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US drone strike in Afghanistan targeted ISIS-K planner believed to be ‘associated with potential future attacks at the airport’

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"I can confirm, as more information has come in, that two high-profile ISIS targets were killed, and one was wounded. And we know of zero civilian casualties," Maj. Gen. Hank Taylor, deputy director of the Joint Staff For Regional Operations, said in a news conference Saturday. "Without specifying any future plans, I will say that we will continue to have the ability to defend ourselves and to leverage over-the-horizon capability to conduct counterterrorism operations as needed."

Pentagon spokesperson John Kirby said all the targets were hit in a single strike, and that they were "ISIS-K planners and facilitators."

A US defense official told CNN earlier Saturday that one of the individuals was believed to be "associated with potential future attacks at the airport." The US located him and "had sufficient eyes on and sufficient knowledge" to strike, the official said, adding that he "was a known entity" but that the US is not calling him a "senior" ISIS-K operative.

The individual was in a compound in the Jalalabad area, another defense official told CNN, and new intelligence following the terrorist attack in Kabul was firmed up to give justification for the strike. The source said surveillance continued on the compound until the target's wife and children left before the US conducted the targeted drone strike.
US carries out Afghanistan drone strike as Kabul evacuation effort enters final stretch

"I'm not going to talk about specific capabilities ISIS may have lost in this strike. They lost a planner, and they lost a facilitator. And they have one wounded. The fact two of these individuals are no longer walking on the face of the Earth, that's a good thing," Kirby said Saturday.

"It is a good thing for the people of Afghanistan, it's a good thing for our troops and our forces at that airfield."

The announcement of the strike came a day after President Joe Biden vowed to retaliate for the terrorist attack in Kabul even as he said the frantic mission to airlift Americans from Afghanistan would continue. Biden approved the strike on the ISIS-K planner, according to an official familiar with the matter.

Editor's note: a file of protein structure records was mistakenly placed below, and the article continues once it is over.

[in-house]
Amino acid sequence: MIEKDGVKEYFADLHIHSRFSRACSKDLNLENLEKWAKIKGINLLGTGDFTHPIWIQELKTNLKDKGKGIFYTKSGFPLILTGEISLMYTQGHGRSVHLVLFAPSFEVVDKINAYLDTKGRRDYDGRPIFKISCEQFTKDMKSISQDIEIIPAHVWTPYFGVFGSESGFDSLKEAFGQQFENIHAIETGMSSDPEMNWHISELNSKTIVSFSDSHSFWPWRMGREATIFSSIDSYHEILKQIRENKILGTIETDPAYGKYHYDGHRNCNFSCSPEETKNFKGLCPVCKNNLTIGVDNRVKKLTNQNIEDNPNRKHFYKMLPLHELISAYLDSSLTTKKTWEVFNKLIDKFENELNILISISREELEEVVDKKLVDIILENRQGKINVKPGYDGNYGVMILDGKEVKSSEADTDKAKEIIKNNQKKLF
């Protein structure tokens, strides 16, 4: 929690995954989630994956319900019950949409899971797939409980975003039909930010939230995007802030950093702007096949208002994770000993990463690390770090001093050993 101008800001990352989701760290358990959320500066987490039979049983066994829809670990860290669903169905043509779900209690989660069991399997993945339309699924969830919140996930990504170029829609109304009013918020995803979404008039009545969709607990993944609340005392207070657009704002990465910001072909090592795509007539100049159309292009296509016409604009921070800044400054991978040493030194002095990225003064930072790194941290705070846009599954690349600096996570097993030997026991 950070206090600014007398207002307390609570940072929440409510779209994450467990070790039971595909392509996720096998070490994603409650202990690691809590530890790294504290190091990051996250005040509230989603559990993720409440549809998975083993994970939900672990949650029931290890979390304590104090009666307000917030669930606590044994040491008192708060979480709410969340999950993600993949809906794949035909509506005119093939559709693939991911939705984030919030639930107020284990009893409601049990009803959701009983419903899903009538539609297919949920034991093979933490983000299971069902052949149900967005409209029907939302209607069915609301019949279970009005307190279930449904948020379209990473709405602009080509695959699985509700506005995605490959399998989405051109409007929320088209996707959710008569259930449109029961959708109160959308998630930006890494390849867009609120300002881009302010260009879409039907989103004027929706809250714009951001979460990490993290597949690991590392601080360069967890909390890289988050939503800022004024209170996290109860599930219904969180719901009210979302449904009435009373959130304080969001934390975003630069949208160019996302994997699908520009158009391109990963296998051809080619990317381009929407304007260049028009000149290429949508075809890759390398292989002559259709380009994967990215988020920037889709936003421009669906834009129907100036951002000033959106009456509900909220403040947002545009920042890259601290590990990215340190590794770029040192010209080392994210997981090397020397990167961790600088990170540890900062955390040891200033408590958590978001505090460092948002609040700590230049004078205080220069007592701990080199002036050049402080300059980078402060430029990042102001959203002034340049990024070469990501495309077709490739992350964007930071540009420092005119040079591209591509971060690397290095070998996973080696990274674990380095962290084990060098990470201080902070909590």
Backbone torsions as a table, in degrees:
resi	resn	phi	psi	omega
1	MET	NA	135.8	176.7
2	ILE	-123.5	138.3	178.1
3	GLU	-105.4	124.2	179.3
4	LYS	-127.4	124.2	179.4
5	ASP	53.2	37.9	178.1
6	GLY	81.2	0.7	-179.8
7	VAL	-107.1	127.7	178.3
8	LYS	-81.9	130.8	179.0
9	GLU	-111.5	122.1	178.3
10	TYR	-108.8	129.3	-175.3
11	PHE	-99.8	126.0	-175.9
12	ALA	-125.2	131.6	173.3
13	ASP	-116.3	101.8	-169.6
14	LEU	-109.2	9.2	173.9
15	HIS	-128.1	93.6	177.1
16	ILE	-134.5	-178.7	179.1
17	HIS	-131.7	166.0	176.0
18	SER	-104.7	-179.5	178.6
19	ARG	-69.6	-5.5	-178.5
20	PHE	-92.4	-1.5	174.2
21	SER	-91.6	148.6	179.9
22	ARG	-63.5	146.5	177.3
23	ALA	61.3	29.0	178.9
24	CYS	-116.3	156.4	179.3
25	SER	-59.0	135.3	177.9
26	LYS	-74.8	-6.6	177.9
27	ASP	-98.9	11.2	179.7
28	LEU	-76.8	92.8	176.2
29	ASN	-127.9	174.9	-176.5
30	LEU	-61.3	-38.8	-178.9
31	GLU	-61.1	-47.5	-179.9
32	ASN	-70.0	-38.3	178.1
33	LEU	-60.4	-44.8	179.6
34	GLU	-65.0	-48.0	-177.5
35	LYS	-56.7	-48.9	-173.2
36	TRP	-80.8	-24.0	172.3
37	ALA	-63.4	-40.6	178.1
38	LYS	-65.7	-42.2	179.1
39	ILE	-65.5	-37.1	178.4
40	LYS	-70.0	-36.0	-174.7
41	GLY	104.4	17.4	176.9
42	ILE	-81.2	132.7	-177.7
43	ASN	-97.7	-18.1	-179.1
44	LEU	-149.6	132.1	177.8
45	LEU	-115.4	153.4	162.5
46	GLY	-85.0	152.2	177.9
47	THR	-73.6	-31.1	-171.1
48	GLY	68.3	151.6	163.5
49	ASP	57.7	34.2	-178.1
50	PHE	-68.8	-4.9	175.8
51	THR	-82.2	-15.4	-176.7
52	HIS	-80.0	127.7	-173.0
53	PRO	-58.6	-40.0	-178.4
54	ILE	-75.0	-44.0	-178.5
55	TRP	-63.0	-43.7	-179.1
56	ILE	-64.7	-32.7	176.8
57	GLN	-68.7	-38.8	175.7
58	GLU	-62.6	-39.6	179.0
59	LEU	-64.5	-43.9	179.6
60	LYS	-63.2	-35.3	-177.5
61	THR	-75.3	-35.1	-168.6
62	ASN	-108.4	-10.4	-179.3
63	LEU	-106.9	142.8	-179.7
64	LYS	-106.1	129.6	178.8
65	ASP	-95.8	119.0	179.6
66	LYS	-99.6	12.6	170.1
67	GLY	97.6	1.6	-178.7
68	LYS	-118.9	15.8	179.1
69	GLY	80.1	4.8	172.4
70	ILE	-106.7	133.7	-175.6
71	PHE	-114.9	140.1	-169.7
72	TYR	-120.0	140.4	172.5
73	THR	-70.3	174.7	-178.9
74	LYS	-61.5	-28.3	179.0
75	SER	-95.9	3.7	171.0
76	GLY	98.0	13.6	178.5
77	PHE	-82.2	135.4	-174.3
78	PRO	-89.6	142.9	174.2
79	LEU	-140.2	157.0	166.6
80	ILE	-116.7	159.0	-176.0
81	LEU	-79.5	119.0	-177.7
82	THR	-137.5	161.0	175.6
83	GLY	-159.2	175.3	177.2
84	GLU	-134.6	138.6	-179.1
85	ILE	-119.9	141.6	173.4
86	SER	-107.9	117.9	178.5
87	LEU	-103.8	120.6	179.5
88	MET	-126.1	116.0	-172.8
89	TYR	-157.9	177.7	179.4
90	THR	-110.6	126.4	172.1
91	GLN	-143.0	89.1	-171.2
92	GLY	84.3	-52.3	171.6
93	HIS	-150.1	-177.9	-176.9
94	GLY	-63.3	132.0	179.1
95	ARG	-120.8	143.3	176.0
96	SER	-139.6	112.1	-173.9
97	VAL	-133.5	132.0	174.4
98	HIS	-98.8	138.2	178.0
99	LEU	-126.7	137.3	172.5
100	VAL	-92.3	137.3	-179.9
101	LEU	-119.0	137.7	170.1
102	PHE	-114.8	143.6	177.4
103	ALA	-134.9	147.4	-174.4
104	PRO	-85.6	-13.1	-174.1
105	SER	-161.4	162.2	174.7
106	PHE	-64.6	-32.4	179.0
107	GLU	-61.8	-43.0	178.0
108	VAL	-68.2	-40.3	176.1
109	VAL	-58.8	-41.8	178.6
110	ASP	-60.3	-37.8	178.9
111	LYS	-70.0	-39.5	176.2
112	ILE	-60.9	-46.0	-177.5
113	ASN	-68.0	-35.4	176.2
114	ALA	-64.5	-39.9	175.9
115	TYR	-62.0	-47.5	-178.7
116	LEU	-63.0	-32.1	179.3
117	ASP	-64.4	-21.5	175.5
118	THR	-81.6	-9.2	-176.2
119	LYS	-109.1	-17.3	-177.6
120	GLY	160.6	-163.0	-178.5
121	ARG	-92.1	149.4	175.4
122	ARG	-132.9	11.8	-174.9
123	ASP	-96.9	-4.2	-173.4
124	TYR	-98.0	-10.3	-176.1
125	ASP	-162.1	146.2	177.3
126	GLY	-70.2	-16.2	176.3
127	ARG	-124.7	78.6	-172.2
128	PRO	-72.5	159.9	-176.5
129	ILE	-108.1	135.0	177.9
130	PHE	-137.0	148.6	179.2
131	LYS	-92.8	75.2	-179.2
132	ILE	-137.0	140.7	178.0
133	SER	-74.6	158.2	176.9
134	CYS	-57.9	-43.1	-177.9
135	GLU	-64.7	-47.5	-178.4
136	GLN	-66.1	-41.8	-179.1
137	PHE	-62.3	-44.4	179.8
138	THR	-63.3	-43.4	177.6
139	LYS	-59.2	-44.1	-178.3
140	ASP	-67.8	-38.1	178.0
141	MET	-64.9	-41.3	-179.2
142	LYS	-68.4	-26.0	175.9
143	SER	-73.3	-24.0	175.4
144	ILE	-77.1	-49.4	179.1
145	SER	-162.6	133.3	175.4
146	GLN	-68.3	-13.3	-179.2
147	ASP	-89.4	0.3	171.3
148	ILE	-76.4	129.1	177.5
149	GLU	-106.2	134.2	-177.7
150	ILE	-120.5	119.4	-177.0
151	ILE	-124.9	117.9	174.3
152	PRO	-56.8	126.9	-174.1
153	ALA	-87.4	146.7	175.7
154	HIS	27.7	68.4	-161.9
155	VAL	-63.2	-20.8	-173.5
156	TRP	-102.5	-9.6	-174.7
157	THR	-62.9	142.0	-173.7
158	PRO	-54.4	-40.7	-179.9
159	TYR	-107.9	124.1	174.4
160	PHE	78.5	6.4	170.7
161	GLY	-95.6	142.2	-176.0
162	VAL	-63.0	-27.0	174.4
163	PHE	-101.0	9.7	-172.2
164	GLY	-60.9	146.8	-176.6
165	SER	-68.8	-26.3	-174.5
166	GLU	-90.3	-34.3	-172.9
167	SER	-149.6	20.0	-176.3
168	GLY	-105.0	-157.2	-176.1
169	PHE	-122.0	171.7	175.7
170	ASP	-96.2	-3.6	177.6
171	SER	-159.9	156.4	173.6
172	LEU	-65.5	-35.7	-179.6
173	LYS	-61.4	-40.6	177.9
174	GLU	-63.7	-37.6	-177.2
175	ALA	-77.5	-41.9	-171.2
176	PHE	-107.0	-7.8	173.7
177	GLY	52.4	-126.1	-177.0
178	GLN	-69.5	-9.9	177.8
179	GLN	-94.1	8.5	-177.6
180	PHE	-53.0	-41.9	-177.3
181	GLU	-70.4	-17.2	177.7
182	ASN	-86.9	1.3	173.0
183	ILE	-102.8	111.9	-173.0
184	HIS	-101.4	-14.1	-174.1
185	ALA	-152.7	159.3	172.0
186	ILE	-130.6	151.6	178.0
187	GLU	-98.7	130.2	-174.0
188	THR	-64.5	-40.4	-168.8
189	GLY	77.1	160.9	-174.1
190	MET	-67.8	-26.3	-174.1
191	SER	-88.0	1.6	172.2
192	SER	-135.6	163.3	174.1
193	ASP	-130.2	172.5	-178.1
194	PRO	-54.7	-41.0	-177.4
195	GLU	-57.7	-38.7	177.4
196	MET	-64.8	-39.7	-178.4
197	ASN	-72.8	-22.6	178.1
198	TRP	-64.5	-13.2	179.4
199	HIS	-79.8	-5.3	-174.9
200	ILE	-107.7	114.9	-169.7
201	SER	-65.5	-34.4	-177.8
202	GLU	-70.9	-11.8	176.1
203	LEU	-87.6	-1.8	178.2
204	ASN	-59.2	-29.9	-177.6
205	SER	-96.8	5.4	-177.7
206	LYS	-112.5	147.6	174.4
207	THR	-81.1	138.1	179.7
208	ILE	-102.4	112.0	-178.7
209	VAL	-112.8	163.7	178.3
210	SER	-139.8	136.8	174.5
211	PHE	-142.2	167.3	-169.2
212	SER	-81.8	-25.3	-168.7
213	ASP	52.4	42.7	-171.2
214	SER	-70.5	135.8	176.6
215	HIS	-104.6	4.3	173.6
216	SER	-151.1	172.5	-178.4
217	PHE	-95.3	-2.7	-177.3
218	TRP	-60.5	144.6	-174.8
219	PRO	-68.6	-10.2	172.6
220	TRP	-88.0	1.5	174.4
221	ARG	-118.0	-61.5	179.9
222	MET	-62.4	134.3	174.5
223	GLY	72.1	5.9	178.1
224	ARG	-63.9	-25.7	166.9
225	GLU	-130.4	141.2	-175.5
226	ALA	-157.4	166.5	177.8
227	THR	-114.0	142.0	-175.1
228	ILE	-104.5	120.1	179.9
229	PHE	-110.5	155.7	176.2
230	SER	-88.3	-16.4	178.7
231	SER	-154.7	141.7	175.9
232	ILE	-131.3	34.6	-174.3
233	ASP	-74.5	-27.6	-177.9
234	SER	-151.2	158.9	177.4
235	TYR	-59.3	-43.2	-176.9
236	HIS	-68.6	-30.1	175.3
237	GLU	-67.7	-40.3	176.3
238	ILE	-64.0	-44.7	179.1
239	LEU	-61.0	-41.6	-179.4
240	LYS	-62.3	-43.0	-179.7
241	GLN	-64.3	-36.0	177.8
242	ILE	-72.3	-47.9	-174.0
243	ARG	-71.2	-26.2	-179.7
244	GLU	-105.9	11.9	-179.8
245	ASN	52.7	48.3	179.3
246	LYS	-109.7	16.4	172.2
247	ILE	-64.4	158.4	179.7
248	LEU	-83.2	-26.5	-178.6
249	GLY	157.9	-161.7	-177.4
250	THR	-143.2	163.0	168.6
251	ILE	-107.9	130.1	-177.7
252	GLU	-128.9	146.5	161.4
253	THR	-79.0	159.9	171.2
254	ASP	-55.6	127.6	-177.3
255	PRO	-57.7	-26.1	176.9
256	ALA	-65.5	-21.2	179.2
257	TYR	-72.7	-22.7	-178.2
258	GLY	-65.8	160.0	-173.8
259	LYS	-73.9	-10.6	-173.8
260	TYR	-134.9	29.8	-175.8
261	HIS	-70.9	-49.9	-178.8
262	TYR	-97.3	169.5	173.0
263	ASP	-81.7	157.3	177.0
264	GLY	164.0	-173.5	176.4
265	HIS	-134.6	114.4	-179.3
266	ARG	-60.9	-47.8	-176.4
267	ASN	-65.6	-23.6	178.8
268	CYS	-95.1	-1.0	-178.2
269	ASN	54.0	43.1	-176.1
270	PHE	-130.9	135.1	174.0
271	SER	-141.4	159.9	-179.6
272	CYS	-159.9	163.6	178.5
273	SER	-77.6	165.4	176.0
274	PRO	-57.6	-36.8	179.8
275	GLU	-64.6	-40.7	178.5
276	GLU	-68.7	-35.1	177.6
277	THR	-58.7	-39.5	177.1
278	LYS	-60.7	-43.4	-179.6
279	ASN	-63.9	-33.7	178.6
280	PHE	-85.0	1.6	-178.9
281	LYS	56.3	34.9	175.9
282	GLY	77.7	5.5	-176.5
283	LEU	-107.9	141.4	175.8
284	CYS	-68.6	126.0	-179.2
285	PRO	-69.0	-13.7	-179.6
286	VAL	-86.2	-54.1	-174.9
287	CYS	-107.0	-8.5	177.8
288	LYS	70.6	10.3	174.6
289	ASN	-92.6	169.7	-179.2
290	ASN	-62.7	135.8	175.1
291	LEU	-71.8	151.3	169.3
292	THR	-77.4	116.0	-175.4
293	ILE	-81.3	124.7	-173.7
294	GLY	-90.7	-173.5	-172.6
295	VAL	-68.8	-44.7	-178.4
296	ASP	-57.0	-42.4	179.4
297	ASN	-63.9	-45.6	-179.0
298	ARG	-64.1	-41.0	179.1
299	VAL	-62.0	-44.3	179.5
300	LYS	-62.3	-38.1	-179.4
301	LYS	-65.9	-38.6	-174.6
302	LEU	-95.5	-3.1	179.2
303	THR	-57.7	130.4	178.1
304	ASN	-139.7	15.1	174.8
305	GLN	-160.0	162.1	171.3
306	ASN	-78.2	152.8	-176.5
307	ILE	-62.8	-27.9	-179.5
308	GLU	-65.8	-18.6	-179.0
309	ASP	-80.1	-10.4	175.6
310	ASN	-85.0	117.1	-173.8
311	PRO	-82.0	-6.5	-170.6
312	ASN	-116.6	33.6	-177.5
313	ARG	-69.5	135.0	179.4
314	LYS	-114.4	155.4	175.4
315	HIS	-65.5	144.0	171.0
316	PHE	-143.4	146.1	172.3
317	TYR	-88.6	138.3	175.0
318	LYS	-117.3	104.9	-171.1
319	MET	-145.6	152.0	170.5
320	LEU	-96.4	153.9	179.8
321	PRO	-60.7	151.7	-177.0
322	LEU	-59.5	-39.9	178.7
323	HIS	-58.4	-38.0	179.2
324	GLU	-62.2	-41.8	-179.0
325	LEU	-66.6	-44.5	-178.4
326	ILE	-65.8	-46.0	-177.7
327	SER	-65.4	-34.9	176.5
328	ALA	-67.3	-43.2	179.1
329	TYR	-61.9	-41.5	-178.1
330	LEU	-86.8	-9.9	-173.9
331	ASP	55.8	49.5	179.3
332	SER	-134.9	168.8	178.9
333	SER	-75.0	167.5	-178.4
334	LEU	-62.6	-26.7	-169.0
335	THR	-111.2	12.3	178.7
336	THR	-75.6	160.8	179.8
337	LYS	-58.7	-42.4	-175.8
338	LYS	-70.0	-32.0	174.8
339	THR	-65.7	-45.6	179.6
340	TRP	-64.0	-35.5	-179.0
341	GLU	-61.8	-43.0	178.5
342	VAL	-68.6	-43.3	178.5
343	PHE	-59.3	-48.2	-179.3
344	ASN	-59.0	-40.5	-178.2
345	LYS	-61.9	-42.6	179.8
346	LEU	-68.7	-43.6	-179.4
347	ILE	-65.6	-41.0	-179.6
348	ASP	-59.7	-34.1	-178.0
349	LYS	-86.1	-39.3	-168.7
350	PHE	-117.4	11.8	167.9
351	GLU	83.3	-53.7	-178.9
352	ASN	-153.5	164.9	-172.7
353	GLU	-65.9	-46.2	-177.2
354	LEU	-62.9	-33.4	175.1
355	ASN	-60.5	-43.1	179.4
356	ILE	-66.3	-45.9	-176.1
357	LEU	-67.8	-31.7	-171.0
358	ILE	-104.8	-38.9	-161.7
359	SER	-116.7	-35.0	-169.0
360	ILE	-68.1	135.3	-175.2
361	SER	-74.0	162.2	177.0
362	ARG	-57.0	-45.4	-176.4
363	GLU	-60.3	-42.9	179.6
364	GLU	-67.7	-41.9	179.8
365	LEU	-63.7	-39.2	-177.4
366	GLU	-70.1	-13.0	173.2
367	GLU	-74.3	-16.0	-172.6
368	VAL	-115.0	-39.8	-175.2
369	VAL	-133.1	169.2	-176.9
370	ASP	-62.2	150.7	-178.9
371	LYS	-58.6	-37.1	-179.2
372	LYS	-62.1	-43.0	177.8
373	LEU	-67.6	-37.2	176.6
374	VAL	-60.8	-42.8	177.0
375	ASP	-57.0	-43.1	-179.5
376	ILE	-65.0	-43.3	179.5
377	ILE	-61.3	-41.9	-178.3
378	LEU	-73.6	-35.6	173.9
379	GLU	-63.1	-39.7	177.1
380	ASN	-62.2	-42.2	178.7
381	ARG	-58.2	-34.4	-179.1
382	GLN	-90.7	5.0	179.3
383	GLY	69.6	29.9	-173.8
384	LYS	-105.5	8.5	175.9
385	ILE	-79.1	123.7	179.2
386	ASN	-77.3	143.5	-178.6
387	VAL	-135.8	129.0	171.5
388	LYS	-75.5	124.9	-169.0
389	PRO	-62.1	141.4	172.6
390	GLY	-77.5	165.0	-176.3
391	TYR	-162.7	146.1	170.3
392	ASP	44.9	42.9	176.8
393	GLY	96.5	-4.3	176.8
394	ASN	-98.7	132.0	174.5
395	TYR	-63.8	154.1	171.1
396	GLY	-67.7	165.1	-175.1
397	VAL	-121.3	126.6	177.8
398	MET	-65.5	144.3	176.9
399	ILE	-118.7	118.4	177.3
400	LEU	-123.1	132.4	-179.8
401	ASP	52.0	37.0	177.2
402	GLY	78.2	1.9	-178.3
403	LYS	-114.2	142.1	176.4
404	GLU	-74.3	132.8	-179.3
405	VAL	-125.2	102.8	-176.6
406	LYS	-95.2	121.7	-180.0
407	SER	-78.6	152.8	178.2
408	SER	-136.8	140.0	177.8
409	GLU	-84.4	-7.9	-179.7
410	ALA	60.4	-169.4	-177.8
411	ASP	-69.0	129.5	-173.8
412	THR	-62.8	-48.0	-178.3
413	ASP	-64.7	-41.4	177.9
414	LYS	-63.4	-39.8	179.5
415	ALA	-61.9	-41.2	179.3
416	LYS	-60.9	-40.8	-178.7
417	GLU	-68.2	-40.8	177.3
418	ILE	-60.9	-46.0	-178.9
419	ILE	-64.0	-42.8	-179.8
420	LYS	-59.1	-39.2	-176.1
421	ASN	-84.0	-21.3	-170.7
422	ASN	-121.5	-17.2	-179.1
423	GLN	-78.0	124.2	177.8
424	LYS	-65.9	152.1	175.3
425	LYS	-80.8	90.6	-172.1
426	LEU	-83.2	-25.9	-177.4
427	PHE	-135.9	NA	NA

"We will not forgive. We will not forget. We will hunt you down and make you pay," the President said in remarks from the White House on Thursday.

The US, Biden said, "will respond with force and precision at our time, at the place we choose and the moment of our choosing. Here's what you need to know: These ISIS terrorists will not win."

An Afghan journalist who visited the scene of the drone strike said it destroyed a house close to Jalalabad in eastern Afghanistan. Photos shared with CNN by the journalist show a small vehicle at the compound badly damaged as well as what appears to be heavy shrapnel damage in the immediate vicinity.

According to locals in the area of the strike, at least three people were killed and several others injured.

ISIS in Khorasan, known as ISIS-K, has claimed that an ISIS militant carried out Thursday's suicide attack, but provided no evidence to support the claim. US officials have said the group was likely behind the bombing.

Biden and his team are now bracing for the possibility of another terrorist attack in the final days of the evacuation operation. The US Embassy in Kabul again on Friday advised US citizens at a number of gates at the airport to "leave immediately," citing security threats, and Kirby announced Saturday that the US military has begun departing from the airport, but confirmed the August 31 departure deadline still stood.

"Make no mistake, nobody is writing this off and saying: 'Well, we got them, so we don't have to worry about ISIS-K anymore.' Not the case. As I said earlier, the threat stream is still active, still dynamic. We're still laser focused on that and force protection. We aren't thinking for a minute that what happened yesterday gets us in the clear. Not a minute," Kirby said Saturday.

"But do we believe that we hit valid targets, bad guys who can do bad things and plan bad missions? Absolutely. Do we think that will have some impact on their ability going forward? Absolutely."

This story has been updated with additional information Saturday.

CNN's Michael Conte, Jamie Crawford, Tim Lister, Sandi Sidhu and Oren Liebermann contributed to this report.


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August 28, 2021, 4:18 pm





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